Guinea pigs are lively, lovable rodents that are relatively easy to care for. The most common types of guinea pigs are the English or American shorthair, the Peruvian (long-haired), and the Abyssinian (swirled hair). The average weight of a guinea pig ranges from 500-900 grams. The average lifespan of a guinea pig is 5-7 years.
- The cage you choose should be roomy enough for your guinea pig to move around comfortably and still accommodate a hide box at least 1/ GP.
- At minimum, the cage should be 0.5m x 1 m x 0.25m high for one guinea pig.
- Guinea pigs do not tolerate heat well, so position the cage in an area that does not get too hot, especially in summer and spring. They cannot tolerate temperatures >29.0 oC for long.
- Outdoor enclosures should be predatory proof.
- Ensure that an adequate flooring material is provided to prevent pressure sores such as straw or shredded newspaper.
- Provide multiple water sources, at least two dripper bottles, incase one becomes blocked.
- Guinea pigs are social creatures, they should not be housed alone.
- All bedding should be completed changed frequently, and daily spot cleaning is recommended.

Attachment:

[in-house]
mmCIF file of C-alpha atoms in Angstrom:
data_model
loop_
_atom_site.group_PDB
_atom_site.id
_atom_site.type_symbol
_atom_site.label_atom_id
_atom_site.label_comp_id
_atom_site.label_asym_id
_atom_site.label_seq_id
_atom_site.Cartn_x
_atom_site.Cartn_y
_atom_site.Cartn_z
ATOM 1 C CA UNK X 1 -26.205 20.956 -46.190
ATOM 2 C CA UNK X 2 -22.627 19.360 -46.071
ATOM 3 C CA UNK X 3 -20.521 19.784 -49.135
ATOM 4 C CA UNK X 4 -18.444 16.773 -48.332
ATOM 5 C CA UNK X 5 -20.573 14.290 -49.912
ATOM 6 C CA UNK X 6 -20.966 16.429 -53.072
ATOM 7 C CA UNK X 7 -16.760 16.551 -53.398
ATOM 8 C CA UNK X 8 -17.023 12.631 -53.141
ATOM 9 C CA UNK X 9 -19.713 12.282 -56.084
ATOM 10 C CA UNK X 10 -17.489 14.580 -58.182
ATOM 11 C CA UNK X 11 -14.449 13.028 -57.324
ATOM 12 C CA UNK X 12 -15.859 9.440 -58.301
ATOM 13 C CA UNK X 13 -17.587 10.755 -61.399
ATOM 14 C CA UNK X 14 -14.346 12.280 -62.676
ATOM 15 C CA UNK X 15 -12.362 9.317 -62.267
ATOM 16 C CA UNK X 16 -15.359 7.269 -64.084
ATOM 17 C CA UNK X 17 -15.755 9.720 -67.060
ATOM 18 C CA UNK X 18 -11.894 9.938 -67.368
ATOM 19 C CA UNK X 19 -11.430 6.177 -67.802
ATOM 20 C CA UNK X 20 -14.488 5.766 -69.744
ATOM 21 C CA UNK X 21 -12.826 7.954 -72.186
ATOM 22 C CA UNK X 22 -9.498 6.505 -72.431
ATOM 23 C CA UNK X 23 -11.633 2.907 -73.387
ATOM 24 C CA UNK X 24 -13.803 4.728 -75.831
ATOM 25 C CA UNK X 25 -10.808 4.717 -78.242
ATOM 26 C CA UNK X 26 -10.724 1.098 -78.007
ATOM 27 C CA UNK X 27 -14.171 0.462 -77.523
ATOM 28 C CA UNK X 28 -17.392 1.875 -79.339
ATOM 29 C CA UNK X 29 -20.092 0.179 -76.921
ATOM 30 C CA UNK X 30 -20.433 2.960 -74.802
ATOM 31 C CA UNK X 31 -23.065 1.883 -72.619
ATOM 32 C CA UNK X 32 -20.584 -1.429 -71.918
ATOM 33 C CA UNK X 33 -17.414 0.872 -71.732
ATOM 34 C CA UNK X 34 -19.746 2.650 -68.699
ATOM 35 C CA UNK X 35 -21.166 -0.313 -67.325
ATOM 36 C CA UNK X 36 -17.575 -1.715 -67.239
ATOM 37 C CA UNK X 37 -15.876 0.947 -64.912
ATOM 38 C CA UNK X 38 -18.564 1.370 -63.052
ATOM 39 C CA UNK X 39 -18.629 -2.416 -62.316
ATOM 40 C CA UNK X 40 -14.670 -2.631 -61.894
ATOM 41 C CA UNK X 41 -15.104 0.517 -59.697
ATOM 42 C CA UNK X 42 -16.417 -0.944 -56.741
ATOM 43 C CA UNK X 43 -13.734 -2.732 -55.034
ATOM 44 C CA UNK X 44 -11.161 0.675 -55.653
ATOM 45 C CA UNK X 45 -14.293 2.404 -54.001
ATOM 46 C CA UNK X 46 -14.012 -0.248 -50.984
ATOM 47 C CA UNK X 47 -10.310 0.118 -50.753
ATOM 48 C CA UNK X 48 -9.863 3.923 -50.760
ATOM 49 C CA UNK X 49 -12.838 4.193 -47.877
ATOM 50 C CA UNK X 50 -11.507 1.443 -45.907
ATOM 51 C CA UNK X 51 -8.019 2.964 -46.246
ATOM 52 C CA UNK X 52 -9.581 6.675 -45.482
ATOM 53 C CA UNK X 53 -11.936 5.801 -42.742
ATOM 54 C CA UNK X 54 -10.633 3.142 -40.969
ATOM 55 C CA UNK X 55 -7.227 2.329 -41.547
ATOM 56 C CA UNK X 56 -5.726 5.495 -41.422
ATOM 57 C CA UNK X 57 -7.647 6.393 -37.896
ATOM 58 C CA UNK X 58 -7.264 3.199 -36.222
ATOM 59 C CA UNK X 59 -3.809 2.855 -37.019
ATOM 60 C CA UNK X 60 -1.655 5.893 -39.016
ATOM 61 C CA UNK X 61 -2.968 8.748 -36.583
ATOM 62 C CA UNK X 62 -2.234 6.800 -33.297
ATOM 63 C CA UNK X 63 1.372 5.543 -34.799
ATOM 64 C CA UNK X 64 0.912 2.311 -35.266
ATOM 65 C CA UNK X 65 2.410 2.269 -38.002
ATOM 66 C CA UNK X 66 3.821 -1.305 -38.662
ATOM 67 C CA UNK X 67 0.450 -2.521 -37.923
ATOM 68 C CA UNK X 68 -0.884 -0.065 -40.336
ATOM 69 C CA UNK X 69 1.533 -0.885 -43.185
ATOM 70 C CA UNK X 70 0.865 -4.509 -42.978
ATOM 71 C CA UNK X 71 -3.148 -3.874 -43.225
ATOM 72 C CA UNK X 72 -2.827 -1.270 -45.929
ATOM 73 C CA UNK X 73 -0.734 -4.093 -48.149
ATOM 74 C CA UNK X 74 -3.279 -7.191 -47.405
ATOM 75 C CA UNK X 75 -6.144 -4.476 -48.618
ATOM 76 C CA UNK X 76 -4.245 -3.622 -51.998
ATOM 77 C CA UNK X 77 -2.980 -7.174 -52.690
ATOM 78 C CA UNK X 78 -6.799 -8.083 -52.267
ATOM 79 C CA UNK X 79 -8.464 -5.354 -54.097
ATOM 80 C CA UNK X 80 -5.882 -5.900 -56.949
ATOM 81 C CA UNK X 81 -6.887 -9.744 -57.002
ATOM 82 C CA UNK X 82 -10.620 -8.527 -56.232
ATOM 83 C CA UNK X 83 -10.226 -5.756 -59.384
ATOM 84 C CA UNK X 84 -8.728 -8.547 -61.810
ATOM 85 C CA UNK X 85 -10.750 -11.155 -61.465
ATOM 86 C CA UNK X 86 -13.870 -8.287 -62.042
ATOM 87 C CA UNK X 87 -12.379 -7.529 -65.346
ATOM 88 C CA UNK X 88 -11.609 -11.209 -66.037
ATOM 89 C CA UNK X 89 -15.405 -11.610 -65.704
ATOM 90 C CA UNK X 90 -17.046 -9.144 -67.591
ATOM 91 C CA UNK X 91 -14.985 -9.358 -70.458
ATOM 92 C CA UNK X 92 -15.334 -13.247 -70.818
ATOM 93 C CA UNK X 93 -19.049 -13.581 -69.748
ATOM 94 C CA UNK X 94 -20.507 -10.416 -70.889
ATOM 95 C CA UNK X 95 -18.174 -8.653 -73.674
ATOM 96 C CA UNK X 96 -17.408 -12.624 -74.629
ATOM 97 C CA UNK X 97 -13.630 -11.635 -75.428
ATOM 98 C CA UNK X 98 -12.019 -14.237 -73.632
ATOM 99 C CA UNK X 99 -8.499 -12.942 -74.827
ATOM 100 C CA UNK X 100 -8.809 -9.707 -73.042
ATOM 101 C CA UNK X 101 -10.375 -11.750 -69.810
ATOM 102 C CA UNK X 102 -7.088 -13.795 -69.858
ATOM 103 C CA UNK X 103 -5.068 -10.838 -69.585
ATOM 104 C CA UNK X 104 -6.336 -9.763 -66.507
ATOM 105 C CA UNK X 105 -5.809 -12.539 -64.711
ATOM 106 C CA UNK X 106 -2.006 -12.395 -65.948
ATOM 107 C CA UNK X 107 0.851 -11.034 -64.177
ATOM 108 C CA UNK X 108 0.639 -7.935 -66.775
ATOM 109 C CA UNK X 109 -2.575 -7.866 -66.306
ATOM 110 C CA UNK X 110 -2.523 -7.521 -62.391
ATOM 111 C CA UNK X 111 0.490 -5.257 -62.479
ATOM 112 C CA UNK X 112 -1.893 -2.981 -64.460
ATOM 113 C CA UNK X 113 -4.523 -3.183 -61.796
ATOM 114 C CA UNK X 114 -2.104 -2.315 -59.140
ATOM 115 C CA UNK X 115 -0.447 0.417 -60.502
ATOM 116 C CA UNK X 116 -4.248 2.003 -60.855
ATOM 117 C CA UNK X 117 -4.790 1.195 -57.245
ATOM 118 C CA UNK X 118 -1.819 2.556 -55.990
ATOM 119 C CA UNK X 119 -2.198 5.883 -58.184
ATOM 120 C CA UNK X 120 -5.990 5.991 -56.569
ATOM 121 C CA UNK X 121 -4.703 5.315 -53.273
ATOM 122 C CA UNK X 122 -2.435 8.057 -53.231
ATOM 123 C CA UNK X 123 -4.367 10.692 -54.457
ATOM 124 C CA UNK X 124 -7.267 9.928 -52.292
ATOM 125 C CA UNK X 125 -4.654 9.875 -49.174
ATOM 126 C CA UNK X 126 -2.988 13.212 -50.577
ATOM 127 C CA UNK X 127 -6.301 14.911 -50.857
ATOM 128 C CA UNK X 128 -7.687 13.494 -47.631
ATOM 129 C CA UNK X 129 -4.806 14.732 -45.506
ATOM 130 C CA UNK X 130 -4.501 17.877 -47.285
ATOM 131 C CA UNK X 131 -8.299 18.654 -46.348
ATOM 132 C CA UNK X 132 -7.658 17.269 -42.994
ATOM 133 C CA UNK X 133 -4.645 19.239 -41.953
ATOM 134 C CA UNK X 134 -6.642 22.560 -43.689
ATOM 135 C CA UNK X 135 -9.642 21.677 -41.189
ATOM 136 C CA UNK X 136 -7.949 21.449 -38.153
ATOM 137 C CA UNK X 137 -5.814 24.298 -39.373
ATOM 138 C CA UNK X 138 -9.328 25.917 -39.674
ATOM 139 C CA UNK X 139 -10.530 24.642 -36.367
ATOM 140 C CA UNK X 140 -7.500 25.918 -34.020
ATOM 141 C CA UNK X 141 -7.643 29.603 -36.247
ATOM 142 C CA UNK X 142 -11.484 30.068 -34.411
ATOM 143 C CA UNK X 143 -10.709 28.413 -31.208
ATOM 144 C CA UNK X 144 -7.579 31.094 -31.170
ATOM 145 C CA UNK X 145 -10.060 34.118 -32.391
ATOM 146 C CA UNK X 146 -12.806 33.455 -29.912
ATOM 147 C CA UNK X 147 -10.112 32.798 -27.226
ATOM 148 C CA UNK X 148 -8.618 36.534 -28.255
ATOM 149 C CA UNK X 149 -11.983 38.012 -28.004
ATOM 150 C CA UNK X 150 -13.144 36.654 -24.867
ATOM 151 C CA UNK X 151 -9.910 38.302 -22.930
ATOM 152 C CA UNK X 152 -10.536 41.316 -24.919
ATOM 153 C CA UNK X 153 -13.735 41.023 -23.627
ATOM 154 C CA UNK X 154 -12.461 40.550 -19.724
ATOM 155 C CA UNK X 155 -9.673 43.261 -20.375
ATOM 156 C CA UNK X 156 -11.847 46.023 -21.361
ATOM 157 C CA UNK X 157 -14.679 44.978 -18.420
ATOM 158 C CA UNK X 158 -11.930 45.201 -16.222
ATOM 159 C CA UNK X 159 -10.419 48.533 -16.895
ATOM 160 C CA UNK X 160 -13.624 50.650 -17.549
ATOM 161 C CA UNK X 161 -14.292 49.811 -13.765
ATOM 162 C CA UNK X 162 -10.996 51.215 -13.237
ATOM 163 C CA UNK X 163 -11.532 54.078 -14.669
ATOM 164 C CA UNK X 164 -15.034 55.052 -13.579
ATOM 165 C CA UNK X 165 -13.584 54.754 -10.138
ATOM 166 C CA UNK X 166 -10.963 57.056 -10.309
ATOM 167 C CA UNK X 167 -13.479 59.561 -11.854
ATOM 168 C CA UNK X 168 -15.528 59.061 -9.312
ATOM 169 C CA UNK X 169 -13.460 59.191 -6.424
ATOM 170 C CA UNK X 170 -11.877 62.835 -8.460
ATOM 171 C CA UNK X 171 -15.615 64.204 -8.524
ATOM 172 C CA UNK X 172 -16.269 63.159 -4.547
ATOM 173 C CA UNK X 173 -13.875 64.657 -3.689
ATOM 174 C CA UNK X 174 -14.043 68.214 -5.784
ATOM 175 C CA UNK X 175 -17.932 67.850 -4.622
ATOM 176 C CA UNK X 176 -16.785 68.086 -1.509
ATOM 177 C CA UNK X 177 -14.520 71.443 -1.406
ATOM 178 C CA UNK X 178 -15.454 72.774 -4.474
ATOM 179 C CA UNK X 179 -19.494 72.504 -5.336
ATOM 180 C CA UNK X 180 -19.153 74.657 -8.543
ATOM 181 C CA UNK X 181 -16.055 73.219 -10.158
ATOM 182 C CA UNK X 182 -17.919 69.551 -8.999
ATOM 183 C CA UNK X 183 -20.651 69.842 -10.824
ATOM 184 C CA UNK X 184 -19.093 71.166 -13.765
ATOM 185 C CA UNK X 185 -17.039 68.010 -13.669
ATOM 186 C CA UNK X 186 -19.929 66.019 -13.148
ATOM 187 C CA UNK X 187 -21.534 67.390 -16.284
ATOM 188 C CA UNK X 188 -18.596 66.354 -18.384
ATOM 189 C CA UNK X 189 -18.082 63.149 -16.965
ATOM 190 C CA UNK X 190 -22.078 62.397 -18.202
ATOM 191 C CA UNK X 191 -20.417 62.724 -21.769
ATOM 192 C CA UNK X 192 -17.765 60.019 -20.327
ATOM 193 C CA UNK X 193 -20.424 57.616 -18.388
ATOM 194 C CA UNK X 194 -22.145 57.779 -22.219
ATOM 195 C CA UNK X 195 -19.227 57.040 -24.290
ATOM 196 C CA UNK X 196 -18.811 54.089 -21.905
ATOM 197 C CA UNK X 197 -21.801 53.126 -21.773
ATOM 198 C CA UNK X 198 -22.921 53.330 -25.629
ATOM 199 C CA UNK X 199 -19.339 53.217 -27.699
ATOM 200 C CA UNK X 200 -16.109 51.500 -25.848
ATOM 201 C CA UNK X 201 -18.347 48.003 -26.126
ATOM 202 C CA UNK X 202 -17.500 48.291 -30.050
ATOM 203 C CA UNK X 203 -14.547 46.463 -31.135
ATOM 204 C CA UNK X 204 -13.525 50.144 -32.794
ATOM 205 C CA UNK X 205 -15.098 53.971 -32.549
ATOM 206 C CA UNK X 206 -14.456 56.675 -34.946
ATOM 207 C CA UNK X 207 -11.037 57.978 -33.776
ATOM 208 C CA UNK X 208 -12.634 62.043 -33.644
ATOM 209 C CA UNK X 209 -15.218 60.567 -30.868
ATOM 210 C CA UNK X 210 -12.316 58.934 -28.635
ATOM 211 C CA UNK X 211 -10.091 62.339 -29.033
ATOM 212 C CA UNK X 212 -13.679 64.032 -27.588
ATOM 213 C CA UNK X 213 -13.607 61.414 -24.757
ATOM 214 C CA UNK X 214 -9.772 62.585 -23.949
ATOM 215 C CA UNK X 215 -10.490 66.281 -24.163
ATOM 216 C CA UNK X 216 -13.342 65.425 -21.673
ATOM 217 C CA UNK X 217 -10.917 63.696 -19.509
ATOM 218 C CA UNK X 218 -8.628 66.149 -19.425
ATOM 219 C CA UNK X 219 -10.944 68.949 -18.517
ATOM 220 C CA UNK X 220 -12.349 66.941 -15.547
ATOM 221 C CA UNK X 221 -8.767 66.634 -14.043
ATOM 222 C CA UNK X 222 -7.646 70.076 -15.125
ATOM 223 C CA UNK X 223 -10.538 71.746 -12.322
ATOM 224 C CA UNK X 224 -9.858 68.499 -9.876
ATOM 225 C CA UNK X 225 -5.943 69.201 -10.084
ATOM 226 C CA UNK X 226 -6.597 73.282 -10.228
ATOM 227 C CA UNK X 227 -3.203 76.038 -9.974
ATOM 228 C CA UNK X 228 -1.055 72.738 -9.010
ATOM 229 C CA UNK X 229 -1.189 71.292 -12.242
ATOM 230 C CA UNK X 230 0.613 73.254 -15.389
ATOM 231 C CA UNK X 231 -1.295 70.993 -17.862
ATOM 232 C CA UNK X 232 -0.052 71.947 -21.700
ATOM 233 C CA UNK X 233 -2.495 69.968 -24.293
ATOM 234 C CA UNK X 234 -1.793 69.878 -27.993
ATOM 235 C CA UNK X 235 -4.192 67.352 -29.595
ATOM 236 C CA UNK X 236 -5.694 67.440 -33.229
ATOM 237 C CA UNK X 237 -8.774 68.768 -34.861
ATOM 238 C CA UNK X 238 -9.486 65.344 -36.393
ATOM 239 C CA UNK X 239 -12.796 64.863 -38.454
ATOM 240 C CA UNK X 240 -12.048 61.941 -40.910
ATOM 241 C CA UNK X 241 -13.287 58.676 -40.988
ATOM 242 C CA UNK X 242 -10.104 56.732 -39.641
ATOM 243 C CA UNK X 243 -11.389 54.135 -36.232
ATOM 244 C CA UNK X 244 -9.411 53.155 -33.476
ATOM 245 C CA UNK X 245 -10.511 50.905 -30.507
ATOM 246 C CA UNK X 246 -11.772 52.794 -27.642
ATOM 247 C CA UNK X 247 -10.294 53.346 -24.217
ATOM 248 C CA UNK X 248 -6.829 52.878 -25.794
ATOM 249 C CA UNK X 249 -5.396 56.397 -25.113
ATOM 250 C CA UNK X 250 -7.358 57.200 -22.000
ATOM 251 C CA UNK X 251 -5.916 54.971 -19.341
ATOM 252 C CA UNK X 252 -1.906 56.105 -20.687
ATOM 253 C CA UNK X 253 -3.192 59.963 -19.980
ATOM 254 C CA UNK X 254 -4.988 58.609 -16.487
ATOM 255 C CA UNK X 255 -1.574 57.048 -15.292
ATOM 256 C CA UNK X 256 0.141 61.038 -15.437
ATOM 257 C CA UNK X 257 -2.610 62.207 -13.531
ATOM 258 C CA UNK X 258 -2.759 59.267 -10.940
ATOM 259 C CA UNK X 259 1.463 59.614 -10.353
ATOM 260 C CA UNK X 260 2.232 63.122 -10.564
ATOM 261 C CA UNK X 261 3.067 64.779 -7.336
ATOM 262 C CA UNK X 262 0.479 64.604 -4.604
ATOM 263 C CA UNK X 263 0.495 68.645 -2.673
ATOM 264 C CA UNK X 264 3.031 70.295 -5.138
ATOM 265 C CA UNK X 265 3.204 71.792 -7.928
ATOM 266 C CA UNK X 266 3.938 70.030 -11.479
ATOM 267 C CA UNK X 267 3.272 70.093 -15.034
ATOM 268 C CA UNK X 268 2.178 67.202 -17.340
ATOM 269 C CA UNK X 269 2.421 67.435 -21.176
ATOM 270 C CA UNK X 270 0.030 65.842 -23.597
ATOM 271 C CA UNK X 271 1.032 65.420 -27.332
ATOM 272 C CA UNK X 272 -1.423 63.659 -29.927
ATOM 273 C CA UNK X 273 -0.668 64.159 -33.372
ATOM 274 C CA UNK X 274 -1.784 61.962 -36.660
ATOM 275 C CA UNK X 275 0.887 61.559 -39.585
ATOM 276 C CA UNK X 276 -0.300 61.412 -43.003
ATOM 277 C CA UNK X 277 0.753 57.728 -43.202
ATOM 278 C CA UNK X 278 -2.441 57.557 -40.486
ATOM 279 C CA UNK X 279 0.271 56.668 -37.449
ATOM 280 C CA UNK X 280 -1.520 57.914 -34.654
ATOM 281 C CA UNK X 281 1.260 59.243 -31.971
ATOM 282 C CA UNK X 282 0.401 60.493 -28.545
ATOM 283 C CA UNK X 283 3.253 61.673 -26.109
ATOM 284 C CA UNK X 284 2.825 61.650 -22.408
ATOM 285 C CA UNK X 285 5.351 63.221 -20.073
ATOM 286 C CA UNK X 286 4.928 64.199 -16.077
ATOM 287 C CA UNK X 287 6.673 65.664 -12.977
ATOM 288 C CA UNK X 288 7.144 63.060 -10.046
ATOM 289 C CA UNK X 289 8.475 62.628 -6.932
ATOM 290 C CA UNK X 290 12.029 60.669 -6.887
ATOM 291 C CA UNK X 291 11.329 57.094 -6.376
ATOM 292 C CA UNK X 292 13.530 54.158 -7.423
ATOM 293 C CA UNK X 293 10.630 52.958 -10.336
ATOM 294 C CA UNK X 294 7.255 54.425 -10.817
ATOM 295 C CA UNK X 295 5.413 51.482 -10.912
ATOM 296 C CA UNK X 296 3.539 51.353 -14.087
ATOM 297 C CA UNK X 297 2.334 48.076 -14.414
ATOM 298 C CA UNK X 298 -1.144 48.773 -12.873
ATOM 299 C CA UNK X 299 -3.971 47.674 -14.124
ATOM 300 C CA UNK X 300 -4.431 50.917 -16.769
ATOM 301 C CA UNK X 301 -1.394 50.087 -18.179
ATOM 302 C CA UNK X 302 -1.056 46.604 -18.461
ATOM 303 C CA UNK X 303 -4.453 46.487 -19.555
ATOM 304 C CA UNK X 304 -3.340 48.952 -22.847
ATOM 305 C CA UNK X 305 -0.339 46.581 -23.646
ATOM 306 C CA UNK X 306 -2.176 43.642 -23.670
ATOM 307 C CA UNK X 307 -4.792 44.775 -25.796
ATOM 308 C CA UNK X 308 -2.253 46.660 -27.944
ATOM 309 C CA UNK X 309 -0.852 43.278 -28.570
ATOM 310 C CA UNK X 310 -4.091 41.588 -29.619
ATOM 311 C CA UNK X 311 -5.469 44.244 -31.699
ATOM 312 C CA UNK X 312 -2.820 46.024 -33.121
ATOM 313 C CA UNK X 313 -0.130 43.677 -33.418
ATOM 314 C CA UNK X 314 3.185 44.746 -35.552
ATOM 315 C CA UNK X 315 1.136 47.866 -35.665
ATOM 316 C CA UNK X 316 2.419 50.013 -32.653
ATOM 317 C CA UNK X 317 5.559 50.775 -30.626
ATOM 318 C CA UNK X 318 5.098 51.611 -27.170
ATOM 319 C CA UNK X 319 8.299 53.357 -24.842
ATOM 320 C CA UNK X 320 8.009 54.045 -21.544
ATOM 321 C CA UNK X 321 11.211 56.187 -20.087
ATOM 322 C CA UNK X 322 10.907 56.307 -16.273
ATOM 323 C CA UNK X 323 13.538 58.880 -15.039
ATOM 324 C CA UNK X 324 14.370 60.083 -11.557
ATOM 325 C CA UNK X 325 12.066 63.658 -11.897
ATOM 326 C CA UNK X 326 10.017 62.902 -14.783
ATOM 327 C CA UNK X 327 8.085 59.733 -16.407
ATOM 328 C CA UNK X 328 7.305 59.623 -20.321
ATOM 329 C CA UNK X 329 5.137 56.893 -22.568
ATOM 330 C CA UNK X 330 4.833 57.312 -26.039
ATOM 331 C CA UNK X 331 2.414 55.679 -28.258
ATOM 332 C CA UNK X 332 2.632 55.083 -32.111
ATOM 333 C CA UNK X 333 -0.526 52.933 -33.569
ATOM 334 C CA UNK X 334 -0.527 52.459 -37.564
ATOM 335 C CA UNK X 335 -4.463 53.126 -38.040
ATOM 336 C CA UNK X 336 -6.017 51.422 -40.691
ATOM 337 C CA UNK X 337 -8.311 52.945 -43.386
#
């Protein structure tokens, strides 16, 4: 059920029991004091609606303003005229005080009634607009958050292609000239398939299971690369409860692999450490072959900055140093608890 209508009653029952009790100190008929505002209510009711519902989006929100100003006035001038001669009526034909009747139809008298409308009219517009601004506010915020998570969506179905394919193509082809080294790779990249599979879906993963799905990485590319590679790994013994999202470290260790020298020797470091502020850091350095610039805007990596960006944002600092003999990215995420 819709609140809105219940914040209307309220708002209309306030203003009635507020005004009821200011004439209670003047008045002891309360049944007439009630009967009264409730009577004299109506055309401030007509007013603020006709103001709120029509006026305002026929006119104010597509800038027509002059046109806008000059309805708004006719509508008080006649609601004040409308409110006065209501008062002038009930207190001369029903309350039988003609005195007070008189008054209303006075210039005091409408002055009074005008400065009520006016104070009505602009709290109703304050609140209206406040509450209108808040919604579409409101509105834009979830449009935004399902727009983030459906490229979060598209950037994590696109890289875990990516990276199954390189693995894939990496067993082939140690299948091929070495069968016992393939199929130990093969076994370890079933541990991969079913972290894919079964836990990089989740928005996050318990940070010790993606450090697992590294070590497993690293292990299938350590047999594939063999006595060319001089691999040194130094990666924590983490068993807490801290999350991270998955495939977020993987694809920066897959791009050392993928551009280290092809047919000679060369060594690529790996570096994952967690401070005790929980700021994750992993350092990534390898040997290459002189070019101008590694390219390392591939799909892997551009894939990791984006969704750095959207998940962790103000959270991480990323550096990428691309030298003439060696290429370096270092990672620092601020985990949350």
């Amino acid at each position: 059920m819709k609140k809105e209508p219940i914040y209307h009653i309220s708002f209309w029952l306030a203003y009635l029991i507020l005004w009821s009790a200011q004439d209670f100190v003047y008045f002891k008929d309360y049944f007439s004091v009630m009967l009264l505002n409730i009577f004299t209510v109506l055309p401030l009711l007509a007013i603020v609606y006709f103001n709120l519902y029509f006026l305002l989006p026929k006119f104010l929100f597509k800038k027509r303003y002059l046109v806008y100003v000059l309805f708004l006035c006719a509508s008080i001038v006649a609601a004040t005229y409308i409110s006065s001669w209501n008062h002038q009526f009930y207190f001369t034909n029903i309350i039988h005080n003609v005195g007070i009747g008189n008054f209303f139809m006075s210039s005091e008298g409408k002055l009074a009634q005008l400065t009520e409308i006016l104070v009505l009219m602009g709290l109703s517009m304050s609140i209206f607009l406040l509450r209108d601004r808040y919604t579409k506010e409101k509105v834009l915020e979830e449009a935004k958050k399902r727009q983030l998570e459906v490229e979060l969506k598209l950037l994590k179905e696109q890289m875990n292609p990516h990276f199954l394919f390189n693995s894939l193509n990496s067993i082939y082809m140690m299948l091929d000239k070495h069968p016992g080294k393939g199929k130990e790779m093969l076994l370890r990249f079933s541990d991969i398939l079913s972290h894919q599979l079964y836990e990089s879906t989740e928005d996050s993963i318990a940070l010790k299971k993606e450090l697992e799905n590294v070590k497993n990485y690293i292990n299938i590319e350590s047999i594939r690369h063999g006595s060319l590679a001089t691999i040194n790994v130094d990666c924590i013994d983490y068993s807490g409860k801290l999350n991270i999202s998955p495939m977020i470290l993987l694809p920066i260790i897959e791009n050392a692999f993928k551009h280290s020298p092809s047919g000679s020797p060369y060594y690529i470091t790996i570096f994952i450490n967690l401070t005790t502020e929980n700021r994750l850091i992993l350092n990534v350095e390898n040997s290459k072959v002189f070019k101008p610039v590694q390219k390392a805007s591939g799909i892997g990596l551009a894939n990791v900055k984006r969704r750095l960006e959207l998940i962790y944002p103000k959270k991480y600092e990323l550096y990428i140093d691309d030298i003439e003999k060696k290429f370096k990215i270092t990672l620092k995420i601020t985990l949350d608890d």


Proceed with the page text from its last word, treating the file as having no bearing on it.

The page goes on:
Guinea pigs are herbivorous with continuously growing teeth. It is very important that they are on a diet that promotes chewing to allow for suitable wear of their teeth to prevent future dental problems. Some recommendations for feeding include:
- Grass based hay or fresh grass should compose the majority of the diet (80%) – timothy hey, meadow hay or oaten hay (Avoid Lucienne or clover hay as they are too high in protein).
- The grass or hey can be supplemented with green leafy vegetables: kale, broccoli, asian greens, spinach, celery or endive are some examples.
- 1-2 Tsp of good quality pellets (no seeds or grains). Some examples include: Oxbow or Wombaroo pellets.
- Like humans, guinea pigs are unable to produce their own vitamin C they need to have it in their diet. This should be supplied in the green leafy vegetables
Handling, Play and Exercise:
- Take care when lifting a guinea pig off the ground, place your entire arm under the body to provide support.
- It is important to wash your hands before and after handling them to prevent the spread of disease.
- Exercise your guinea pig outside of its cage under supervision on a daily basis in a guinea-pig safe area or room
- Regular rotation of toys will keep your guinea pig entertained. Offer untreated paper towel rolls, paper bags, old socks filled with hay, balled up white paper with treats hidden inside, and chew treats such as pieces of untreated apple wood or willow bark.
- Large PVC piping can also be offered that allows the guinea pig to hide and play within.
Healthcare and Veterinary Attention:
- All new guinea pigs should be checked over by a veterinarian initially and then annually.
- At home always monitor closely your guinea pigs eating and toileting habits, body condition, coat eyes and feet.
If you notice any changes or anything unusual behaviourplease call us on 9652 1338 to book an appointment.